Shortly, the Fair Work Commission will announce their decision on the minimum wage for 2013.
This will be based on its own research and balancing the claims of employers, unions and others. The ACTU is calling for the wage to be increased by $30 per week, while the Australian Chamber of Commerce and Industry (ACCI) say it should be $5.80.
But in deciding what the minimum wage should be, there are some important missing questions.
Should working full-time be sufficient to earn an adequate income? Most people would answer yes. But the answer is more nuanced and depends largely on whether you are part of a family, or single wage earner.
Family wage to single earner
The Australian minimum wage has evolved considerably since the 1907 Harvester decision determined a “fair and reasonable” wage for a working man “and his family”.
While it remains important today with around 10% of adult employees receiving this rate of pay, over the past 25 years however there has been a major change in its role. In 1986, the minimum wage represented 99% of the disposable income of a single breadwinner couple family with two young children. Today it represents just 59%.
This has occurred despite the minimum wage remaining stable in real terms, through massively increased support from government to boost the living standards of low income working families. This has seen the real incomes of these families increase by 70%.
So to answer the first question then for families – the answer is no.
In contrast to this strong growth in income, a single person on the minimum wage has seen their real disposable income increase by just 11%, mainly as a result of tax cuts. Their disposable income has dropped from being 83% of that of a couple with children, to around 54%.
Effectively, over this period, the minimum wage has shifted from its traditional conception as being a wage for a family, to a wage for a single person. The mechanisms for this have been, as noted, increasing government support for families, and limiting growth in the real value of the minimum wage. A consequence of this wage policy has been that the labour market for low skills has been largely protected from wages pressure, enabling many jobs to be maintained.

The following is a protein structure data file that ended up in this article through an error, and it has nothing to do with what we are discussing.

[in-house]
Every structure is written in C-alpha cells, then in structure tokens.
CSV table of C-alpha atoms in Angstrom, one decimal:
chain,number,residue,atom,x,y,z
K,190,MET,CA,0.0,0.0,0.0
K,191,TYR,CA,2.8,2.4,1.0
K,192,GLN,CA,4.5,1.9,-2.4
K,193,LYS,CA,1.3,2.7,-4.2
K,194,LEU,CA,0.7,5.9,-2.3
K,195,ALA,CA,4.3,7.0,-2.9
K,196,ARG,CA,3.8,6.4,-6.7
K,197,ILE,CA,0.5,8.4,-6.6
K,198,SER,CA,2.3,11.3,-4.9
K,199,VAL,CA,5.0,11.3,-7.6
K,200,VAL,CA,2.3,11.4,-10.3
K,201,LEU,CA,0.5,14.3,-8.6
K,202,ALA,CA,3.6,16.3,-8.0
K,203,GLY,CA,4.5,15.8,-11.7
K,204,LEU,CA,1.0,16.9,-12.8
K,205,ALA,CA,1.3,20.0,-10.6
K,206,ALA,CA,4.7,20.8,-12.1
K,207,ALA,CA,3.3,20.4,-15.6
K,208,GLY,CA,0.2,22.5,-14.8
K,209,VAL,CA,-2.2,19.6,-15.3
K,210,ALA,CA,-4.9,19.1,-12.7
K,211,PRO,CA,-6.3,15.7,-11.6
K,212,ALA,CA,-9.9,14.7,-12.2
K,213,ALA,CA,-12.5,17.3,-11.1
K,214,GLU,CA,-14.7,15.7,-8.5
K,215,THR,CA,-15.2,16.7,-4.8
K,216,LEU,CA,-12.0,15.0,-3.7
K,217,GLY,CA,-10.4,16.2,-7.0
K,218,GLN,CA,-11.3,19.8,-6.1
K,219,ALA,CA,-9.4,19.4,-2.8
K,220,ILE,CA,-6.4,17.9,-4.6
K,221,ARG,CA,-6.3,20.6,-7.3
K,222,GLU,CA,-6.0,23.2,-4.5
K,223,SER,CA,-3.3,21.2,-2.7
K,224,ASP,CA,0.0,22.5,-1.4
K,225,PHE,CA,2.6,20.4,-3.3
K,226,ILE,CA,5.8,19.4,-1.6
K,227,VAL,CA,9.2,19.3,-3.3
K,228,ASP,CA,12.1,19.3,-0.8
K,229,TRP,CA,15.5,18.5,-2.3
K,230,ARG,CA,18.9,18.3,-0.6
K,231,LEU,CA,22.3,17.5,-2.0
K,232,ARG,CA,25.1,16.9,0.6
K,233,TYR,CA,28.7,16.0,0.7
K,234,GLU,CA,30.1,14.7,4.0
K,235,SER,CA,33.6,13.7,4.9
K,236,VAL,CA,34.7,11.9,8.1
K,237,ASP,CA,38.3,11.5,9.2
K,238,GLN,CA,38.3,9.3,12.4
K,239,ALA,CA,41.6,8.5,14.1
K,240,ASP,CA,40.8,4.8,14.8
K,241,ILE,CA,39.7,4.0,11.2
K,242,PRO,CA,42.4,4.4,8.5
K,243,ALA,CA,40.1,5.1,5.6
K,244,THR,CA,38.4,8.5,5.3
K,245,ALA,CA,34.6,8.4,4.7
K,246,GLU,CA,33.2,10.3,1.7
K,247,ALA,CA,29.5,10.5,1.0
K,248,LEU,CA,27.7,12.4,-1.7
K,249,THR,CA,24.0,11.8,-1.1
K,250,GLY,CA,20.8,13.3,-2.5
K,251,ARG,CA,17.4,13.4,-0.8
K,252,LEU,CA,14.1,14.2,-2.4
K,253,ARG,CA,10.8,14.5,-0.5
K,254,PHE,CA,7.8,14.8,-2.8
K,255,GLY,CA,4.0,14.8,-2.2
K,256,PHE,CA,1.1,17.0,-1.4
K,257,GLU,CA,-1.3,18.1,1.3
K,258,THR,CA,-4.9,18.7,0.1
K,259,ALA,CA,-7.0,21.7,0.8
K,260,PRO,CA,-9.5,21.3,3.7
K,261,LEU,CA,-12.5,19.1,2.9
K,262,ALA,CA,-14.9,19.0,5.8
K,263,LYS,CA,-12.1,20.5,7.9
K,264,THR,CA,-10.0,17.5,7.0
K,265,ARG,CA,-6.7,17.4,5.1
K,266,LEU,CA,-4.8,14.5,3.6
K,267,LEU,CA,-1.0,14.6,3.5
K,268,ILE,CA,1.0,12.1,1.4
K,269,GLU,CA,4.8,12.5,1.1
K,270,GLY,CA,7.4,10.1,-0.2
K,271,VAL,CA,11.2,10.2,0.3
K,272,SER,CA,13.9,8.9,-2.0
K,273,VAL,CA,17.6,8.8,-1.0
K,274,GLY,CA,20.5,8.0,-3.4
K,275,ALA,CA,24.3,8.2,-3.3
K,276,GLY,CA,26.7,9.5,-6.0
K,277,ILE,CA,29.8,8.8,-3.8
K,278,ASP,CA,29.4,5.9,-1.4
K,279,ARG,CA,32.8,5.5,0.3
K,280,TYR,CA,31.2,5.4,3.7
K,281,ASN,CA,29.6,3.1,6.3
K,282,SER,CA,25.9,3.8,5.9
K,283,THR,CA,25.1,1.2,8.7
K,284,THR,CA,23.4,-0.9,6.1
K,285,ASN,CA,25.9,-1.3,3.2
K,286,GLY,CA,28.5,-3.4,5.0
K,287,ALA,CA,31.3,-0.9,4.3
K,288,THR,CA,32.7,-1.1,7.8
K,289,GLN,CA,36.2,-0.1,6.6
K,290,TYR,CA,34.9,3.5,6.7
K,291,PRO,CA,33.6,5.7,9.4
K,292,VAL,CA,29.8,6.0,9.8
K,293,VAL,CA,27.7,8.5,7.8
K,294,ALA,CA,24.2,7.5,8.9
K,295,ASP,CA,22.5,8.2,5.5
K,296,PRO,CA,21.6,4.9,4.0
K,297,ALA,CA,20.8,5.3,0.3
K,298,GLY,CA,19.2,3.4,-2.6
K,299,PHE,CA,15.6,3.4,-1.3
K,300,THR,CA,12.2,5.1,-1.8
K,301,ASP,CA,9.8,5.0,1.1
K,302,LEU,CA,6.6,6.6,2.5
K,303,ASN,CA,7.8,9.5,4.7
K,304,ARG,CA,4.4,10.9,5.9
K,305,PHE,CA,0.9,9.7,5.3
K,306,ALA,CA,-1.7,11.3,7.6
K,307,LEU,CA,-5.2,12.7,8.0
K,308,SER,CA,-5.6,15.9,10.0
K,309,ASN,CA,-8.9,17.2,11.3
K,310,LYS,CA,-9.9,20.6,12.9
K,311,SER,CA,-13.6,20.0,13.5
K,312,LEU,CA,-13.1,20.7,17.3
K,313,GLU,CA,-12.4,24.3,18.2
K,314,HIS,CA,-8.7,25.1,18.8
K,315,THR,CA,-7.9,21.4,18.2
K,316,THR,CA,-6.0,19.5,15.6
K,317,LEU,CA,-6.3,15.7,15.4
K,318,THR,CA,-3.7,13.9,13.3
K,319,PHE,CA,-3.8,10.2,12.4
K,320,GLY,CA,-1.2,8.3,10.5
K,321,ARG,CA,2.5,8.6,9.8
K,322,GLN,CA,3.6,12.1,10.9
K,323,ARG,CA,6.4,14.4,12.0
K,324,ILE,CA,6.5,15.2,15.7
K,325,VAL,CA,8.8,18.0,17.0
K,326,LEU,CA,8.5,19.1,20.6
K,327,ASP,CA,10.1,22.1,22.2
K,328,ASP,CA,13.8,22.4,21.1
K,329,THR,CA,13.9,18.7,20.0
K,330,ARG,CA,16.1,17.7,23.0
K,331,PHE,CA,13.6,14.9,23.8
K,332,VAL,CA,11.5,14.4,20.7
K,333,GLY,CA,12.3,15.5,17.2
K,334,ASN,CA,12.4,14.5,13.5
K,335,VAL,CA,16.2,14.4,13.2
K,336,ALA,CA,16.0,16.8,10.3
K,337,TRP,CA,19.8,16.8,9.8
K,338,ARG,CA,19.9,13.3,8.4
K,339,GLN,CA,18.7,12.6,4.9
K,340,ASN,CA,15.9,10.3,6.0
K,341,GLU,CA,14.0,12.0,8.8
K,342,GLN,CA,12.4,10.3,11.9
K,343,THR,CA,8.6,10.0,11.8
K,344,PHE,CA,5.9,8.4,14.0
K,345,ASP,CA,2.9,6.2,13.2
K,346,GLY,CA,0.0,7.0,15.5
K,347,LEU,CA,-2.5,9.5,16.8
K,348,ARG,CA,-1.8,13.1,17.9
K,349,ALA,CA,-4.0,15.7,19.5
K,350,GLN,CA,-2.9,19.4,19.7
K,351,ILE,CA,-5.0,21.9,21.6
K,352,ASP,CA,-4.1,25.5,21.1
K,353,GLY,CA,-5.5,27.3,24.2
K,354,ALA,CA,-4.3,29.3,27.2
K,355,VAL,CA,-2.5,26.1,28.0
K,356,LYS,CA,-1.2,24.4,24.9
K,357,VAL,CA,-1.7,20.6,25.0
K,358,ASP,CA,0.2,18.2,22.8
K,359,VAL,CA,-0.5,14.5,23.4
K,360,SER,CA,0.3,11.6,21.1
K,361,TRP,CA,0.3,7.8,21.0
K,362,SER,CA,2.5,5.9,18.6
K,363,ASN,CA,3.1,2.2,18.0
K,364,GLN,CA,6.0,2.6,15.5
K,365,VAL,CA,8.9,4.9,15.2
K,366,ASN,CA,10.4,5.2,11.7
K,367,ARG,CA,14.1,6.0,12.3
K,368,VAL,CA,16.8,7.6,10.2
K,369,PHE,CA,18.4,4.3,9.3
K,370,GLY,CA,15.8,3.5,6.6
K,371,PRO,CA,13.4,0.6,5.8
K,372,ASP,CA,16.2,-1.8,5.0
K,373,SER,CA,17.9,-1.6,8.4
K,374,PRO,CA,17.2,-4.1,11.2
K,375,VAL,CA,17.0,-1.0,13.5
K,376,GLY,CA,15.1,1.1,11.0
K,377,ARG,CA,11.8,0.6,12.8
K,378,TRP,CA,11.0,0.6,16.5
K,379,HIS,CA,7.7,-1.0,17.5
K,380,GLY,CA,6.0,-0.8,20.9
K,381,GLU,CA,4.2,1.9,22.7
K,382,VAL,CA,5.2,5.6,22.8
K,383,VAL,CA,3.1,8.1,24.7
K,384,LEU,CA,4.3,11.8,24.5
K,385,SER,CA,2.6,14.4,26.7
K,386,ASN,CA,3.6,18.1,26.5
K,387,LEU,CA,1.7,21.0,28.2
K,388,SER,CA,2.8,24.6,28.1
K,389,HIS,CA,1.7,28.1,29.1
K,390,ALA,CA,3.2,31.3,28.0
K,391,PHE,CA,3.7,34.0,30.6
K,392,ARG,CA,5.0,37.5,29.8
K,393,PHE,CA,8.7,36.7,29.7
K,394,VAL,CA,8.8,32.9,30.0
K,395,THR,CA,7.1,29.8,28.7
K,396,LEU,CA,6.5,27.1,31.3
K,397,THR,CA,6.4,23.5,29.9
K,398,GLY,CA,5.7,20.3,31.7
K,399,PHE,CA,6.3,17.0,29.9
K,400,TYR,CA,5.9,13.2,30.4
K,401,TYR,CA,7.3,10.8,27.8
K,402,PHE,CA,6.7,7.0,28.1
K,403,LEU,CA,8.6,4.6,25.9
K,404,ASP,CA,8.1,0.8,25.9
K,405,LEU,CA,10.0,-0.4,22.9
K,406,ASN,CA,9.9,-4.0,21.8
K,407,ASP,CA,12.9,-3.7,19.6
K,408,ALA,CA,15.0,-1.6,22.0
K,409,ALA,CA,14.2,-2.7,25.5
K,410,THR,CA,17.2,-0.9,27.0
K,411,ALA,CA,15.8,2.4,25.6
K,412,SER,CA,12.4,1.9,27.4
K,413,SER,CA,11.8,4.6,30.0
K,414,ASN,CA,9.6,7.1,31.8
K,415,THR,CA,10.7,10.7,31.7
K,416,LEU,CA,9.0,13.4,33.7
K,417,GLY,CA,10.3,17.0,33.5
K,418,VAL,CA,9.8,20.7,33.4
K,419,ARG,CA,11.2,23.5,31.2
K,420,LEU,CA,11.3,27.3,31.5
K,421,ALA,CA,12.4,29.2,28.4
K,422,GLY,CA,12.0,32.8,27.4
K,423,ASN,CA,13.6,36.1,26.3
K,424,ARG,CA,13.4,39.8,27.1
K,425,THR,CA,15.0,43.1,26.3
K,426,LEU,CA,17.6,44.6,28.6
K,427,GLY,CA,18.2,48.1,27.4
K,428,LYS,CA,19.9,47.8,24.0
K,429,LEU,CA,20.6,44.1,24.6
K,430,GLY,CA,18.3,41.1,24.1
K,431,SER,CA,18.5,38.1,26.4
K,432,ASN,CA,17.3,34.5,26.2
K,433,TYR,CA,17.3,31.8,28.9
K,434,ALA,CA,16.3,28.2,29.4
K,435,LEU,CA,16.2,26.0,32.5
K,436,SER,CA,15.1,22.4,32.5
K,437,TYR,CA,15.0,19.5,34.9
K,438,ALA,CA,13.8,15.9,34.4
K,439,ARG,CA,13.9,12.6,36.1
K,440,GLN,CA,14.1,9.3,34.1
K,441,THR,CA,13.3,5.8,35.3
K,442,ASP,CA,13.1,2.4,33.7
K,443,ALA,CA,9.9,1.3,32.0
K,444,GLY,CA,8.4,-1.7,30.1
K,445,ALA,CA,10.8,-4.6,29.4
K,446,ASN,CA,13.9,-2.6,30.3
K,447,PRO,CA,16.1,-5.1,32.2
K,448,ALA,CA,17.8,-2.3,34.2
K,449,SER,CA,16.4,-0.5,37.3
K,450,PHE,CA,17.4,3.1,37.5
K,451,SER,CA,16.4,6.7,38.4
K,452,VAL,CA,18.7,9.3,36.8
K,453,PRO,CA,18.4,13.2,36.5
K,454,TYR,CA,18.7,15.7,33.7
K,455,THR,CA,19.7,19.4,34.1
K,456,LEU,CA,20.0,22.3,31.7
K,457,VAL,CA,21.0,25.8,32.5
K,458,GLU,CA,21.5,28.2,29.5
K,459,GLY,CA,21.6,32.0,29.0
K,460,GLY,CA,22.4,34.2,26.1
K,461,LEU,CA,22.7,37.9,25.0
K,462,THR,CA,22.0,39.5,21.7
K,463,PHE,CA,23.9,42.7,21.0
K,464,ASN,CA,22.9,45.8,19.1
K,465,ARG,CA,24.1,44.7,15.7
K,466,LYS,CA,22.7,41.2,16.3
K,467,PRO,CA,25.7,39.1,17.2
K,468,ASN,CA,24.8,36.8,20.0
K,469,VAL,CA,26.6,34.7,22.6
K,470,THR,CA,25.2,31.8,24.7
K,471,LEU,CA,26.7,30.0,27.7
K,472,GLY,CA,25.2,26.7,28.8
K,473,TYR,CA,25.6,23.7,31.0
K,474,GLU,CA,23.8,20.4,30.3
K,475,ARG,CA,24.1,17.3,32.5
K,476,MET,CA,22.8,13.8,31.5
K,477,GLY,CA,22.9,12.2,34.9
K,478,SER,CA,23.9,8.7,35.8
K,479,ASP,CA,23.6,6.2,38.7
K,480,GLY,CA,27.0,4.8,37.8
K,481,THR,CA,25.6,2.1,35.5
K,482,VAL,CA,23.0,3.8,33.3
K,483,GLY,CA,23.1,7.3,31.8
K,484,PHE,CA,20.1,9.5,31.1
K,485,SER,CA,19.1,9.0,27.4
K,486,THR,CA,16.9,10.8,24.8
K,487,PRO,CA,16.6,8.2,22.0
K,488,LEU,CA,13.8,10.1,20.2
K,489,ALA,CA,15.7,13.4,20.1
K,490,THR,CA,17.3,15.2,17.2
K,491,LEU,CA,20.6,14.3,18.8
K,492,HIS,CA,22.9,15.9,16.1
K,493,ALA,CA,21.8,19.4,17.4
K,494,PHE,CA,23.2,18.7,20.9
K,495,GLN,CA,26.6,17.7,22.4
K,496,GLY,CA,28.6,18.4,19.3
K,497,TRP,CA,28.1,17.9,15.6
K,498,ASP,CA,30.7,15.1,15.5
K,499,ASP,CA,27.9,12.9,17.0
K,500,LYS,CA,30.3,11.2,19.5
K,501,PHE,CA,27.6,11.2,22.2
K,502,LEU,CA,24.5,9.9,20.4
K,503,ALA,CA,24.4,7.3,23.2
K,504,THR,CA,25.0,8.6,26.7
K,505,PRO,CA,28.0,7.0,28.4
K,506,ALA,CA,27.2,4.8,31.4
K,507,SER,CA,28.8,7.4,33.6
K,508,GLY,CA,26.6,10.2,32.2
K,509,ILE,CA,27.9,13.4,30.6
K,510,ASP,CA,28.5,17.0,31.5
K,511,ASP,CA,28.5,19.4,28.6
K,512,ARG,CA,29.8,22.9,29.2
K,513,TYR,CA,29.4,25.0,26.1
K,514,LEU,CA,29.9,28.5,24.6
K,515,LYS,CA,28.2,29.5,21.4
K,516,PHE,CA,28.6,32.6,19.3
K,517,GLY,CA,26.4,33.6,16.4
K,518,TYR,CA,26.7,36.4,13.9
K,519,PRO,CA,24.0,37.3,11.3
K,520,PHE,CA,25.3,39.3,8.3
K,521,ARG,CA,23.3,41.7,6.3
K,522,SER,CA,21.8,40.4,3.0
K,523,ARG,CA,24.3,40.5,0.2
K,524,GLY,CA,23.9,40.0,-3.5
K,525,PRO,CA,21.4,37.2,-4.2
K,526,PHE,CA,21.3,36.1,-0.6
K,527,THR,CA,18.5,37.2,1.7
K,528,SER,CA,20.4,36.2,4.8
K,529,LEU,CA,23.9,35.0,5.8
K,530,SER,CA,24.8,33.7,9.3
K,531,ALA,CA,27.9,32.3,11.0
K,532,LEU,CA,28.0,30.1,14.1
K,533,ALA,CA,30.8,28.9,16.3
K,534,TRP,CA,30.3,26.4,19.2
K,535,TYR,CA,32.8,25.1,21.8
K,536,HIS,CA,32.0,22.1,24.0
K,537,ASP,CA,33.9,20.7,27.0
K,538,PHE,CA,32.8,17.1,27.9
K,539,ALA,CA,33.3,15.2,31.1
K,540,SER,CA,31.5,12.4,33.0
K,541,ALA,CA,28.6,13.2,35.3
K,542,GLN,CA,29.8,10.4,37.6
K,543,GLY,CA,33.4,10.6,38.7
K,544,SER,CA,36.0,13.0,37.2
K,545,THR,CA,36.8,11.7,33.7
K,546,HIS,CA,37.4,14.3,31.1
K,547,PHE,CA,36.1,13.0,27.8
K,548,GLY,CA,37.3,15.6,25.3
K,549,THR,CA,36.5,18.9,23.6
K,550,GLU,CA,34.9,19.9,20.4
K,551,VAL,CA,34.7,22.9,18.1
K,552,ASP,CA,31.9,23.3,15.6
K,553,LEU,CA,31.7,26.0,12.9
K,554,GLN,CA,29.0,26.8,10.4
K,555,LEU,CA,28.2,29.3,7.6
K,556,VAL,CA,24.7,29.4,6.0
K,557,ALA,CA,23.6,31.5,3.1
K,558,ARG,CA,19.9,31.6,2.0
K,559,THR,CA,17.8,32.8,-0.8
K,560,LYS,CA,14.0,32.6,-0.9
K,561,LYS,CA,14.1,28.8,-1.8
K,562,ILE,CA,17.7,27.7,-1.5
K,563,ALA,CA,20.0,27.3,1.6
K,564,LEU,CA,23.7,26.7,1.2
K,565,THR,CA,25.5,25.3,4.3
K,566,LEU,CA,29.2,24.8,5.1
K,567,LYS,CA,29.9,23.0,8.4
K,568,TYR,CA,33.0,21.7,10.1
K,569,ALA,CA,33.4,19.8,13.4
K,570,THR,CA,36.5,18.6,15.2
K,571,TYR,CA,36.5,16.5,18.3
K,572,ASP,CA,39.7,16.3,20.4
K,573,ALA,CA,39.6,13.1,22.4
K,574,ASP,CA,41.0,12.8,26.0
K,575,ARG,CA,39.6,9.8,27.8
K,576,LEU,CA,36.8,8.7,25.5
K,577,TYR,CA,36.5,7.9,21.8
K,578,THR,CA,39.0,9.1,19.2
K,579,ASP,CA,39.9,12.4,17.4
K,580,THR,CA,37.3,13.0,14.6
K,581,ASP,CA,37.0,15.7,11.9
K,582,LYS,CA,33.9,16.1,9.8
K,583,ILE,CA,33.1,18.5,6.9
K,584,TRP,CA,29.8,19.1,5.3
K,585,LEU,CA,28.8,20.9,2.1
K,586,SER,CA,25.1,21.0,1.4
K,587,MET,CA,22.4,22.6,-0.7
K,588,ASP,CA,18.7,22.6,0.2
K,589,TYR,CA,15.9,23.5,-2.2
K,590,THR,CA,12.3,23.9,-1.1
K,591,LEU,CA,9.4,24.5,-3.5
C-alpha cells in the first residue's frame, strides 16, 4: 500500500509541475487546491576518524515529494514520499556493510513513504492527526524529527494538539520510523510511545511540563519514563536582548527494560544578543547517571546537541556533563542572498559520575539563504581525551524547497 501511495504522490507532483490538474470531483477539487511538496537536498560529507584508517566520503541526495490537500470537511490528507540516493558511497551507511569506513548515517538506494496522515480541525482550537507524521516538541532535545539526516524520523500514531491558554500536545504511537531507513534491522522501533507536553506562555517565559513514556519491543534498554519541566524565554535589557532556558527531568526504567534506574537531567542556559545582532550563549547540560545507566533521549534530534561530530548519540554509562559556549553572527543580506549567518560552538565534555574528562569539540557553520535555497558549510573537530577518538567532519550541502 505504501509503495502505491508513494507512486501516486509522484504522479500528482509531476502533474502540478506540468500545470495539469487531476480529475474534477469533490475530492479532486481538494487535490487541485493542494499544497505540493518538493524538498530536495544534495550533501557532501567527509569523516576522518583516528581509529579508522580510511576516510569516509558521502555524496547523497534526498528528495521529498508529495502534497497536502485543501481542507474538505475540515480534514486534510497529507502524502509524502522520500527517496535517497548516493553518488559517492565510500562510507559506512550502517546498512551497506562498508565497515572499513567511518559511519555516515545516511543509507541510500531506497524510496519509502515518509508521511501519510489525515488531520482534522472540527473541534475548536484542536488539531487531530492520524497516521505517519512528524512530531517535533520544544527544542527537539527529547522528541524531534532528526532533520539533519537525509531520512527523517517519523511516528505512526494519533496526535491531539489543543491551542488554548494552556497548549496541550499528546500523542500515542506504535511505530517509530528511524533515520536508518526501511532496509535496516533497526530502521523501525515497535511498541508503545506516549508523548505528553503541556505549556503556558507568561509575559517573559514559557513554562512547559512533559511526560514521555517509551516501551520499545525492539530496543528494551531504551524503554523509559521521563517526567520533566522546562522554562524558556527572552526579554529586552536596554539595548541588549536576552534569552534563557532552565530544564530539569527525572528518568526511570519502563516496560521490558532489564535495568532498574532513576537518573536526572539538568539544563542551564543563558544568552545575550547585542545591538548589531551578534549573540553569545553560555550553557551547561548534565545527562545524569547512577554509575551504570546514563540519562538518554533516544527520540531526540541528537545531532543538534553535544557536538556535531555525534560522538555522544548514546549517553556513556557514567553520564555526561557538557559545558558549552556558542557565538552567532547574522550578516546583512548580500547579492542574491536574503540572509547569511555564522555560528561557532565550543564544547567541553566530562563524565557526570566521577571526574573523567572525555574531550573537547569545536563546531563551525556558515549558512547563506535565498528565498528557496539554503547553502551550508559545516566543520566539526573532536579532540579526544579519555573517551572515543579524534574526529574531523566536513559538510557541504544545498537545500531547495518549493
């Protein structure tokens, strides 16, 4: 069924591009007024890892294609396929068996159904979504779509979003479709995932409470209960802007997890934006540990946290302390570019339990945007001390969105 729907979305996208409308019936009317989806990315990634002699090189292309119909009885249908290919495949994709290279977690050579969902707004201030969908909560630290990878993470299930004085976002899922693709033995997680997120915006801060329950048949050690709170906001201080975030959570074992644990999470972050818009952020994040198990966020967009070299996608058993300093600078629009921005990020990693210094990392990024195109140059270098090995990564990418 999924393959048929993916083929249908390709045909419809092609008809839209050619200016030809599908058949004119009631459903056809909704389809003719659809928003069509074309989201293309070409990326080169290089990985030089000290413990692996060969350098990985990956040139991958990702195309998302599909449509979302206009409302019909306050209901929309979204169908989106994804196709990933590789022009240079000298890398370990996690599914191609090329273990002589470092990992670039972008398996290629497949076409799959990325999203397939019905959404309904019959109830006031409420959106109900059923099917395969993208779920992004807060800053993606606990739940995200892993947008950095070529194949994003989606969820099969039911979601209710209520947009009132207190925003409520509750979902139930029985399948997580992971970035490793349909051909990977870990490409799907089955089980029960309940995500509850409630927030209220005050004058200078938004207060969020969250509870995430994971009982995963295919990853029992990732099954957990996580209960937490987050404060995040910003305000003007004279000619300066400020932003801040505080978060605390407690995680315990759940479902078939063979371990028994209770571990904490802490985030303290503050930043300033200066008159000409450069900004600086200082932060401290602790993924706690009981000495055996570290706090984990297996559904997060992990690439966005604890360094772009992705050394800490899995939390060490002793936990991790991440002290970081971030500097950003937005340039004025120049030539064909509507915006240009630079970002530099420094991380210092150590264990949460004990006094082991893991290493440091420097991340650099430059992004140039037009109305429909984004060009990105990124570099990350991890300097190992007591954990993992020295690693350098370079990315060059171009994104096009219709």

Leaving households behind
In general, it is a transformation which has occurred without generating significant disadvantage. It is though a process which is coming to an end. Continuing this policy will eventually leave some households behind.
What policies should then be put in place for the future? In thinking about this it is important to understand some other features of the minimum wage. While minimum wage employment and poor households are often seen as synonymous, the reality is different.
Just 31% of all minimum wage employees are in the poorest 20% of working households (after taking account of household size). Some 24% are in the richest 40% of households and a further 20% are in middle income households.
In large part, employment on the minimum wage supplements the earnings of others in the household who receive higher rates of pay. Where there is disadvantage in working households this is much more related to relying upon part-time work, rather than being on the minimum wage. Finally, despite holding the minimum wage stable for such a long period, Australia still has one of the highest minimum wages in the OECD, both in absolute terms, and relative to other earnings.
Paths to consider
With this transformation from a family wage ending, there are perhaps three major paths for consideration.
The first is for the minimum wage to increase in line with other increases in earnings. That is, as labour becomes more productive, real earnings grow. The difficulty with this path is that unless the productivity of minimum wage workers also increases – they produce more than they did in the past – then the price of this will be a loss of jobs.
The possibility exists that such improved productivity can be fostered by training and skills development, however if this policy is to be pursued then we have to be confident that this can actually be achieved for the least skilled and least productive.
The second option is to continue the policies of the past, holding the minimum wage steady. While there still may be some scope for this, sooner or later the gap between the living standards of some of those in receipt of the minimum wage and of the community as a whole will grow too large.
The third is to hold the minimum wage stable in real terms, but to complement the earnings of low income working households through an Earned Income Tax Credit – an employment conditional transfer payment. This would allow these households a higher standard of living without putting pressure on the labour market. Such policies already exist in many OECD countries. For these households, as with families with children, it would mean however that the answer to the opening question would also be no.
This is not an issue which requires immediate attention, nor is it a matter that can simply be put aside and left to annual wage reviews. Choosing some options will require new institutional arrangements. The question is, which direction do we want to go?
Rob Bray is acting director and a Research Fellow in the Social Policy, Evaluation, Analysis and Research (SPEAR) Centre at ANU’s College of Business and Economics.This article first appeared on The Conversation.